Robyn Hitchcock’s performance at the Barns of Wolf Trap was an intimate night of serene acoustic song versions on guitar and piano. Hilarity through left field humour ensued with a very personal touch to top it all off.
The Barns of Wolf Trap make for an immaculate concert experience. First off, the building itself has an amazing history (see the link), I truly have never seen architecture of the sort in a venue before and it makes for an incredible sounding space. It’s the ultimate intimate experience, you feel close even at the back of the balcony. The location is amazing and relaxing (just like the Filene Center). There simply isn’t a venue like The Barns..
Hitchcock started the night with “Man With a Woman’s Shadow” before he launched into the alternative rock hit “Balloon Man”. – This was a nostalgic song for my dad and I to hear live. My dad first heard it on the airwaves of WHFS when it came out, and when I was 5 or 6 I had a mix CD with the song on it – I played that CD almost every day/night.
From the very beginning Hitchcock was already developing a hilarious show-long bit where before certain songs he would ask the sound man (Bob) for effects that were sometimes ridiculously impossible to achieve.- “Tonight’s invisible entity to whom I pray to is Bob.- please give me the dawn of delay – the overture of delay” -” Bob, on this song give me the vocals of a triple tracked Art Garfunkel with a dash of Carl Wilson and a sober David Crosby – “Pan the guitar so it sounds like a Pink Floyd concert in 1969″.
Other highlight songs from the first set included “Chinese Bones”, “San Francisco Patrol” (this one really shined as the calm rendition was made for the room’s acoustics), and the upbeat “Fifty Two Stations”.
Hitchcock explained that there would be an intermission, followed by another set – For the reason that no one could put up with his songs for that long of a period and it would give the audience members a chance to “Text at intermission about how he was better last time you saw him but some song selections are choice.”
The first set ended with even more evidence of the songwriter’s insanely massive back catalogue of brilliant songs and his ability to still write them – “I Pray When I’m Drunk” was met with much applause as well as his newest single “Sunday Never Comes”.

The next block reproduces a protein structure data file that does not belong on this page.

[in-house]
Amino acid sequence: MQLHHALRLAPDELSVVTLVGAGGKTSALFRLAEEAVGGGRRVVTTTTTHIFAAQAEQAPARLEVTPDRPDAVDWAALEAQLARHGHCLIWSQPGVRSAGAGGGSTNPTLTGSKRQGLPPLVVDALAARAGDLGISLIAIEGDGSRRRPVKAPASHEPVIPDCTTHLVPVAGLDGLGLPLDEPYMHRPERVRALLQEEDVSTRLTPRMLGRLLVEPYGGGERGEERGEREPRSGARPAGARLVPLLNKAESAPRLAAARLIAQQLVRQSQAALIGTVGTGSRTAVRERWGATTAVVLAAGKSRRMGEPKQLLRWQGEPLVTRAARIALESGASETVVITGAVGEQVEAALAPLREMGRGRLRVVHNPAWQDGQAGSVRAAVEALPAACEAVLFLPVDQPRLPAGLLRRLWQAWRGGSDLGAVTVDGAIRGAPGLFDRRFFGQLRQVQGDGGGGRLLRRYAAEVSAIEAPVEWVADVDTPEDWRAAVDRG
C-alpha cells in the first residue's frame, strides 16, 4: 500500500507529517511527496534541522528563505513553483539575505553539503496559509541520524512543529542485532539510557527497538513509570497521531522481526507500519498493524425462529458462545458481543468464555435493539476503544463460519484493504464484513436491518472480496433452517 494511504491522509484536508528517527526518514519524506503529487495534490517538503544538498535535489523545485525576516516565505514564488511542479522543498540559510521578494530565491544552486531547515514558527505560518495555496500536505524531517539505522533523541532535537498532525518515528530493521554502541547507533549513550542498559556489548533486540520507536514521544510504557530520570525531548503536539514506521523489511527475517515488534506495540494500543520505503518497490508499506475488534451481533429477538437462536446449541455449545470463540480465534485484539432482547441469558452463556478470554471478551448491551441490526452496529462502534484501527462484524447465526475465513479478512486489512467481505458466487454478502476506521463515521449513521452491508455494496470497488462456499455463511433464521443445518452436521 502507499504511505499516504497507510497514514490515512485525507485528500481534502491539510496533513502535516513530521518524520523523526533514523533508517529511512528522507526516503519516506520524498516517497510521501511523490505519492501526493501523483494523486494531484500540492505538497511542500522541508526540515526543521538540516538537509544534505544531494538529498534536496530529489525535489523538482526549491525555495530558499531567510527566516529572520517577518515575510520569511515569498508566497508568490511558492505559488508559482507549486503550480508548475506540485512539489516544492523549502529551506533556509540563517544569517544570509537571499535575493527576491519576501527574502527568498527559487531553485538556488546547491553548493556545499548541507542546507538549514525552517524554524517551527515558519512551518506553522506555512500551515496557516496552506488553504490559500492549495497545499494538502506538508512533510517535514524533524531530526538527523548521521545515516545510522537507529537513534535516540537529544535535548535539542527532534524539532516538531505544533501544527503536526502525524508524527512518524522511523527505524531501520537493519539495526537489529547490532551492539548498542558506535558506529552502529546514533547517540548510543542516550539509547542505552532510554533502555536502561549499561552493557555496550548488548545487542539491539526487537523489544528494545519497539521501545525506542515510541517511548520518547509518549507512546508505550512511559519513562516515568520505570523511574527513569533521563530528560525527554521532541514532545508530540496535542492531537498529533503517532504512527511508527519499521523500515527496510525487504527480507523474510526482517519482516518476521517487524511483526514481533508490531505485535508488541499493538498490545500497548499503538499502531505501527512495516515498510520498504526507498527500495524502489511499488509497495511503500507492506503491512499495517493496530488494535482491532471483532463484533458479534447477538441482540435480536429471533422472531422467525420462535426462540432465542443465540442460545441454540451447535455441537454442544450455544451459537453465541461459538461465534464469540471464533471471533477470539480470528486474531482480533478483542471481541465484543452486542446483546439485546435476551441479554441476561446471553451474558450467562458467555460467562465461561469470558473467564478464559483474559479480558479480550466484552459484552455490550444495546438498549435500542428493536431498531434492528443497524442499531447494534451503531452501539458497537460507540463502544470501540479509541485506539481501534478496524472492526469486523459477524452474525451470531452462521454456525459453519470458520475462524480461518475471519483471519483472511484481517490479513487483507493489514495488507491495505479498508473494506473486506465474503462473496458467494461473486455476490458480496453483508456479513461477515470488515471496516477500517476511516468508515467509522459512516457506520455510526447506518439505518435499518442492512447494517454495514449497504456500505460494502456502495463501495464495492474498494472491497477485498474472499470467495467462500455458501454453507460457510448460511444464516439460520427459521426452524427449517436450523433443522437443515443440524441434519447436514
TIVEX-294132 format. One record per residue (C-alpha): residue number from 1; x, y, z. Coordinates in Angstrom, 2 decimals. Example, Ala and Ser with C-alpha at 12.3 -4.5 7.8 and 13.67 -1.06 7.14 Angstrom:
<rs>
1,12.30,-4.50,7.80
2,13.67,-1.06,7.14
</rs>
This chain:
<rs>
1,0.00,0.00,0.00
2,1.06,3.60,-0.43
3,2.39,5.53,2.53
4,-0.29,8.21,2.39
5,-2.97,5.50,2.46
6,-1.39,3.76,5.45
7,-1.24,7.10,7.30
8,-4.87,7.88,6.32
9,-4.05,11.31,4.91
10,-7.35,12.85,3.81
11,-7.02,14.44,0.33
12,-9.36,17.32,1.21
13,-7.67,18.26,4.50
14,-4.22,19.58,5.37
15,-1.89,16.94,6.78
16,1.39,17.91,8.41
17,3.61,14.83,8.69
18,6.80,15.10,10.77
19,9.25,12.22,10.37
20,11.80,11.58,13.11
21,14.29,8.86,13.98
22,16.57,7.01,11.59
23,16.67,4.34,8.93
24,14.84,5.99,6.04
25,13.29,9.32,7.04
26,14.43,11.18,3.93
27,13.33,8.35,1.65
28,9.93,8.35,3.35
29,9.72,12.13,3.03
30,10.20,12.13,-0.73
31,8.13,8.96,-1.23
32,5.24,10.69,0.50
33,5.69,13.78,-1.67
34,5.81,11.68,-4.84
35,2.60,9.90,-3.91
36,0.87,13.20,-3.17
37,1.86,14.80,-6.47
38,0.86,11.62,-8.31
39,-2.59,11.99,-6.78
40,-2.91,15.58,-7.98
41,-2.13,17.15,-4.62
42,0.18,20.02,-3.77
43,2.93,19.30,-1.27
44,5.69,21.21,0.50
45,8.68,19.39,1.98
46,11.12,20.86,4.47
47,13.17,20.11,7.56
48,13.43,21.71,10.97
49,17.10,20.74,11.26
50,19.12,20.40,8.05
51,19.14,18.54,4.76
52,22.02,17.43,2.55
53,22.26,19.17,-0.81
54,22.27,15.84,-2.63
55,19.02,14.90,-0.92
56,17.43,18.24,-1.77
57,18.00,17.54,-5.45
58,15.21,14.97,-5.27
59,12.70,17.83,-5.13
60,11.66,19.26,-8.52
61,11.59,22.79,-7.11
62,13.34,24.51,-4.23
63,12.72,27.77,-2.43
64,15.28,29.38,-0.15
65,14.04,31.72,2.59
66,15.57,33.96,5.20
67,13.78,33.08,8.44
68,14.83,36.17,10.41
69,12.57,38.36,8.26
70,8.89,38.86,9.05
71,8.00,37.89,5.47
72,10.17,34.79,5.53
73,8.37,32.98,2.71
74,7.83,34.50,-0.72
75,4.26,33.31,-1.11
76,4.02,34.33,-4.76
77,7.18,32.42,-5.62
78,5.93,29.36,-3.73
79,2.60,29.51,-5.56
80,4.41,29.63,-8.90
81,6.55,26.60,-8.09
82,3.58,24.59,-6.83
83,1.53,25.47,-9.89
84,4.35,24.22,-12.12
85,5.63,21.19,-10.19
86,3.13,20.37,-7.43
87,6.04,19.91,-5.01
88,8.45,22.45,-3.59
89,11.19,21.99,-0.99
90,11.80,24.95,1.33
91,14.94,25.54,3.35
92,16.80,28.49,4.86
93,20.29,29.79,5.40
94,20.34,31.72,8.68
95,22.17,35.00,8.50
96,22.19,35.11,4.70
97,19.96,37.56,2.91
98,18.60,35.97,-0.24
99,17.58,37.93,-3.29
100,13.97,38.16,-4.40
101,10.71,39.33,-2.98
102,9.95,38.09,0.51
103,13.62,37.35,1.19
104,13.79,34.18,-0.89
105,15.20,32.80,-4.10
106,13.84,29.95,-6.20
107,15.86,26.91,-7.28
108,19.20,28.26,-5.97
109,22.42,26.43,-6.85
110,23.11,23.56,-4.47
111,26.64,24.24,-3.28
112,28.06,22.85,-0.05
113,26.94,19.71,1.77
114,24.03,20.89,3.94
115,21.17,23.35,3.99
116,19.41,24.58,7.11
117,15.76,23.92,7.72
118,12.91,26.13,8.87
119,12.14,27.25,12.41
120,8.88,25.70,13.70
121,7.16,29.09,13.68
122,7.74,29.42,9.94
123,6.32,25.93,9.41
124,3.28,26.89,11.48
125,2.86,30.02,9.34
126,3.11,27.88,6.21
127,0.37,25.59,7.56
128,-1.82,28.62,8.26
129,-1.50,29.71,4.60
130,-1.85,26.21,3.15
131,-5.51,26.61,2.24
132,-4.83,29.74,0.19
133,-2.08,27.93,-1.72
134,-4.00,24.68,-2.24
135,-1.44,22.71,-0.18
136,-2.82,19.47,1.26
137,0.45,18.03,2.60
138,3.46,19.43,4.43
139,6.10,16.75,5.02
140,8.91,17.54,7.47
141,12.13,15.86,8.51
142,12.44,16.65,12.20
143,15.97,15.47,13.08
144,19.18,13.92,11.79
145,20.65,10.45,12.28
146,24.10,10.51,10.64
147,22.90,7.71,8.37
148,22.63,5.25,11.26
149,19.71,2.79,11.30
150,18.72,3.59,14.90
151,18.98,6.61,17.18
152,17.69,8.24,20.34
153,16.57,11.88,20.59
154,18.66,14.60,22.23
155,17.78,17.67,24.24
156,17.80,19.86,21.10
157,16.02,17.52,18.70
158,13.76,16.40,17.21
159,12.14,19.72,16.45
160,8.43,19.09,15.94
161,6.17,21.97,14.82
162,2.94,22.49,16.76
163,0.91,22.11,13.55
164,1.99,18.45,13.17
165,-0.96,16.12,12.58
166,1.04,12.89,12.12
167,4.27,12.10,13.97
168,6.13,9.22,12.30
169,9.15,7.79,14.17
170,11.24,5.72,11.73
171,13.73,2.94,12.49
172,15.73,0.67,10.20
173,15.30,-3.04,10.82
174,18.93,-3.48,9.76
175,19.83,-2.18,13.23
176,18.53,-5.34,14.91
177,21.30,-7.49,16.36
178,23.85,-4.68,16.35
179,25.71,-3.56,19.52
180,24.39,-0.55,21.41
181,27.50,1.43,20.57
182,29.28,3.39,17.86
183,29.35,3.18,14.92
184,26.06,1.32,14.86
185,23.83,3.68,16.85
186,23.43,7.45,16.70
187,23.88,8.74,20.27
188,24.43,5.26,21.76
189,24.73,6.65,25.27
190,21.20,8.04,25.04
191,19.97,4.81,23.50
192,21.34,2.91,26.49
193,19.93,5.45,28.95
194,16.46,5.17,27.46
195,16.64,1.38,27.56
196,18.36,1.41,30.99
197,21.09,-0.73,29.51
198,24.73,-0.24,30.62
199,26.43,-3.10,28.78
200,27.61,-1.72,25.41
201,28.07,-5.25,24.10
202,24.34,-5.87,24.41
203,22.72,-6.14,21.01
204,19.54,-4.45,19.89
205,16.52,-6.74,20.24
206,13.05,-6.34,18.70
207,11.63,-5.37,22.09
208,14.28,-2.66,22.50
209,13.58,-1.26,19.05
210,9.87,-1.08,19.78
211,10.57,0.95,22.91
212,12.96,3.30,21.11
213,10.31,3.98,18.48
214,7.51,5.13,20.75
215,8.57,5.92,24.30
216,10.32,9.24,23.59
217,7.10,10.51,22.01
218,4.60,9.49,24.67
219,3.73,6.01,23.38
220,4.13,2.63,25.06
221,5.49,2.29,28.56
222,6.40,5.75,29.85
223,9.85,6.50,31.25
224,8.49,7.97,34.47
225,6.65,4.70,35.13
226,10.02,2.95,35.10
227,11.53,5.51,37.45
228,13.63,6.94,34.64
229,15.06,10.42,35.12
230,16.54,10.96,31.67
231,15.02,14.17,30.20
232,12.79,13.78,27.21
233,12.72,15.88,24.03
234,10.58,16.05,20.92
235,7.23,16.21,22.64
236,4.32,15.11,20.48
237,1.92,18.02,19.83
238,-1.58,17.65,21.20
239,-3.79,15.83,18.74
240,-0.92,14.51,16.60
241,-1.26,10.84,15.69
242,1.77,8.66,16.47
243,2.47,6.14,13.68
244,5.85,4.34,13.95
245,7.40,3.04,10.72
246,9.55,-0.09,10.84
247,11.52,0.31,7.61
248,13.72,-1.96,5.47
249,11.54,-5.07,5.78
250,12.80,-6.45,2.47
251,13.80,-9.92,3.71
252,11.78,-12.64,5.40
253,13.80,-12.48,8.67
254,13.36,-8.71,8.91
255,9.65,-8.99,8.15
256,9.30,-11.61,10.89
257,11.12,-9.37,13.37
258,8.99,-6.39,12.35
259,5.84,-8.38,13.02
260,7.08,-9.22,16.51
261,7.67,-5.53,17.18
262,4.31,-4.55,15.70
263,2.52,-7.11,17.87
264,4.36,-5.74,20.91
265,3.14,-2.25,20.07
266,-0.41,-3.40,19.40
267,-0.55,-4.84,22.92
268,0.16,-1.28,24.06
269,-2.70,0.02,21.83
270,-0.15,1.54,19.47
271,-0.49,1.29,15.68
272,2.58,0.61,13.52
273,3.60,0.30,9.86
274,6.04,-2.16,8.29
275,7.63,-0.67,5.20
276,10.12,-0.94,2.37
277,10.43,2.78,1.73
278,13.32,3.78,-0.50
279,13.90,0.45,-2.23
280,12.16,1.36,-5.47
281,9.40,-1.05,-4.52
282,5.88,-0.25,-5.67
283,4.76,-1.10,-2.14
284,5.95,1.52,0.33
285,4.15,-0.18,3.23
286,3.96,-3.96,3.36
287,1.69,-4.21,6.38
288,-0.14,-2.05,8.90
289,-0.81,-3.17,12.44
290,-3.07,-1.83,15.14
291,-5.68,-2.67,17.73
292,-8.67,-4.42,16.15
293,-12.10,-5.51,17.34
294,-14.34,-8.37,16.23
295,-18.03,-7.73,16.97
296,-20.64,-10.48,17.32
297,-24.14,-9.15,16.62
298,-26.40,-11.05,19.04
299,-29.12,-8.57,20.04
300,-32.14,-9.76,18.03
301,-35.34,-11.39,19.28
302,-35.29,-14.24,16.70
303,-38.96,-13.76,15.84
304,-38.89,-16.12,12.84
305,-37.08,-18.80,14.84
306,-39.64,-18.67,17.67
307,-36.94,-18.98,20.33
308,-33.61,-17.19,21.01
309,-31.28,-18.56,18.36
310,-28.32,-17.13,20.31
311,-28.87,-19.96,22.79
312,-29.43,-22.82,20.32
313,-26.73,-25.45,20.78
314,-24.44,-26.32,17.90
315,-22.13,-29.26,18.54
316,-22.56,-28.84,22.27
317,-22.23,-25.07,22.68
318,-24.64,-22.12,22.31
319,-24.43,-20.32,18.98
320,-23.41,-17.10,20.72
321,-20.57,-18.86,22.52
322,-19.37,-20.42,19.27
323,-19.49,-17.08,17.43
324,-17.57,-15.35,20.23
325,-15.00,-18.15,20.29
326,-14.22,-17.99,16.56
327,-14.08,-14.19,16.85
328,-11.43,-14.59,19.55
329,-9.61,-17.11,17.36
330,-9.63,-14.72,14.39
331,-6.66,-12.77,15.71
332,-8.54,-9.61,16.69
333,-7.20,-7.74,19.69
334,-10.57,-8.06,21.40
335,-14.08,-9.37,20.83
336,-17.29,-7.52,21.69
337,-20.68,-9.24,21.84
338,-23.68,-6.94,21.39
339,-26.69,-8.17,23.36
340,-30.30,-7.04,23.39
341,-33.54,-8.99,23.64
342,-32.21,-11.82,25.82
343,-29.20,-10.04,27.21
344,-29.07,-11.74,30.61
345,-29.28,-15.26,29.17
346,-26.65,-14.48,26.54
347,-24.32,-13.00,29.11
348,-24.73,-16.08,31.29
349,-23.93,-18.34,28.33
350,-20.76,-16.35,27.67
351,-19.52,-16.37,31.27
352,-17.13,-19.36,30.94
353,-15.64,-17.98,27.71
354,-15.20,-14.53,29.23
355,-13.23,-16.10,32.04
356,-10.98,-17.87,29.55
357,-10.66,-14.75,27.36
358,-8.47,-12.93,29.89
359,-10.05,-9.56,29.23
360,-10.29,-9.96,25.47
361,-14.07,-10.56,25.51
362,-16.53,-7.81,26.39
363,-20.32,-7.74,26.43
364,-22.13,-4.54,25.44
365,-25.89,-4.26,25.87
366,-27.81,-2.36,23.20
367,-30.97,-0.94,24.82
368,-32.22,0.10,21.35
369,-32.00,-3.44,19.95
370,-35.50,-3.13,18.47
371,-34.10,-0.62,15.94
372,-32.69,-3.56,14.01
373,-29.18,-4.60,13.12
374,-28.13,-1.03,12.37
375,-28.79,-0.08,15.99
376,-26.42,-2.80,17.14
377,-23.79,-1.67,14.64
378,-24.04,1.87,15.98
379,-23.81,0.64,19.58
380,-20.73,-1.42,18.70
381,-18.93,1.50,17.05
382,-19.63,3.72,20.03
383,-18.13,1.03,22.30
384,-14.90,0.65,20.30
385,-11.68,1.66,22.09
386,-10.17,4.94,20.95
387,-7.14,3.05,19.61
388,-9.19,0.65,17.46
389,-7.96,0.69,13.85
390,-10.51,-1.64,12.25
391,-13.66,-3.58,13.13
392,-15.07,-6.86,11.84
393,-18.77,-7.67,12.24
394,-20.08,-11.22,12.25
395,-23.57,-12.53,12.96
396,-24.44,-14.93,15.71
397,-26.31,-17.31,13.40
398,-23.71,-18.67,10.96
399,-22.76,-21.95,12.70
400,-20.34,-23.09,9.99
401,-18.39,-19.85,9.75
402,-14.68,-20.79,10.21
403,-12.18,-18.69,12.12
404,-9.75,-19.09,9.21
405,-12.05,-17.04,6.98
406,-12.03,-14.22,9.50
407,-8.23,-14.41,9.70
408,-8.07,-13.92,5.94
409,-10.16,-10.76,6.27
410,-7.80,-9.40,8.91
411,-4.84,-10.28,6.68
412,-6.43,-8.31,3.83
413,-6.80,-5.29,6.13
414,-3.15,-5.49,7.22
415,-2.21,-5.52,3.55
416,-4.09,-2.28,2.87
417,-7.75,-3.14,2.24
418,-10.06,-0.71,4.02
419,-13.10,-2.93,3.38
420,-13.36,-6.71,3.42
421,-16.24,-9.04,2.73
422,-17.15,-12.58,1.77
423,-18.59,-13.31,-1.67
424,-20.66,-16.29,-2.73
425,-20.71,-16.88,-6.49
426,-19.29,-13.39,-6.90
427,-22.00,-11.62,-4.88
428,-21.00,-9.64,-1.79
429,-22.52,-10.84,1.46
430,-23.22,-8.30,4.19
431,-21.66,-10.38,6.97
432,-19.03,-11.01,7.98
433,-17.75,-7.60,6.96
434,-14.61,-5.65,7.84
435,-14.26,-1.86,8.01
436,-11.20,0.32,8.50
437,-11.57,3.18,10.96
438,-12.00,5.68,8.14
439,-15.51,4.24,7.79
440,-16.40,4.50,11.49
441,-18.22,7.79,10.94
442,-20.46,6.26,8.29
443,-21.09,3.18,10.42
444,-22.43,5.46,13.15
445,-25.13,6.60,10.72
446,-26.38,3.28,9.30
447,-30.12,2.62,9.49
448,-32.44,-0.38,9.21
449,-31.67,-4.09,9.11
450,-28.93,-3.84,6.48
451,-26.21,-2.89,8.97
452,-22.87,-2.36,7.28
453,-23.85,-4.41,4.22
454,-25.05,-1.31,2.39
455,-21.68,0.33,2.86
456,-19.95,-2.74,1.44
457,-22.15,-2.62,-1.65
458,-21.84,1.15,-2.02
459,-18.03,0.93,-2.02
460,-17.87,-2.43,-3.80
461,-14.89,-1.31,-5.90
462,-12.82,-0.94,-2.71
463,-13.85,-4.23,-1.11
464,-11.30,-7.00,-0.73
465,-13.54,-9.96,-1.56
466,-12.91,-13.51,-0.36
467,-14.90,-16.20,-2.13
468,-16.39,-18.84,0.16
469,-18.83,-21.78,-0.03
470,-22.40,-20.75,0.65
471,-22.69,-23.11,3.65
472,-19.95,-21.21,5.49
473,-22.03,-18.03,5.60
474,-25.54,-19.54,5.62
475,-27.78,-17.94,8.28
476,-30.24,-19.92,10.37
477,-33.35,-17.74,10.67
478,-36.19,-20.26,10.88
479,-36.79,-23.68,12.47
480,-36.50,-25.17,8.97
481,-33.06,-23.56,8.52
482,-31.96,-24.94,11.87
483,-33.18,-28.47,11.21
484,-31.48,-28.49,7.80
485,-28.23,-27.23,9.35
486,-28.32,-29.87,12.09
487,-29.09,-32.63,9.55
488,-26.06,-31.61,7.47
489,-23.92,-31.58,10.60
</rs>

What was most surprising may have been how funny Hitchcock was. His quirky and quick-witted jokes were always met with laughter from the entire crowd. – His dialogue between songs made the show so personable. – He said he would sign any merch fans had after show before joking that he would also “sign your Fugazi albums”
The second set brought along more pleasantries to the audience members’ ears. This is to be expected with Hitchcock as he is the type of songwriter that is beyond consistent, so chances are that any fan who comes to a show will likely love whatever he plays – Plus his voice and guitar/piano playing are top notch.
Some notable songs from my perspective were “Flavour of Night” (the first song of the set where he returned in a new dazzling button up shirt with popsicles on it… he was wearing an astonishing floral shirt with birds on it before that), “Winchester”, “Madonna of the Wasps (one of the best acoustic), “Queen of Eyes” and the jamming “Saturday Groovers”.
More of Hitchcock’s humour broke through as he mentioned his cats “Tubby” and “Ringo”. Speaking on his two divorces, he exclaimed, “It’s only so long you can relish the horrors of the world till you turn to cats and chocolate”. Extravagant stories about Tubby brought the audience to chuckles as Hitchcock mentioned Tubby having the hots for a waitress in Latvia and how he delivers hair products to Bryan Ferry when he plays a show in an exotic location – Tubby only has one eye but it’s a good one”
Hitchcock’s encore ended the night on two covers from his record collection: Pink Floyd’s “Astronomy Domine” and John Lennon’s “God” – both were phenomenal as he’s one of the only artists who could pull off songs like that.
After the show my Dad and I stuck around for a few minutes to say hello to Hitchcock. He was so classy and took time to address every fan/sign whatever they had. You could tell he was genuine and grateful. As I stepped up to him he complimented the dots on my shirt which I had actually bought because it looked like a shirt he usually wears. I thanked him for inspiring me as a young musician and he said he was glad I could find value in the music before he quipped that he felt his music may have held up as well as Harry Connick Jr’s. When I arrived home I was still in awe of how cool Hitchcock was. It was definitely the best experience I’ve had meeting a musician. I glanced at the page in the program I had him autograph and saw the words “Top Dots” above his signature. 🙂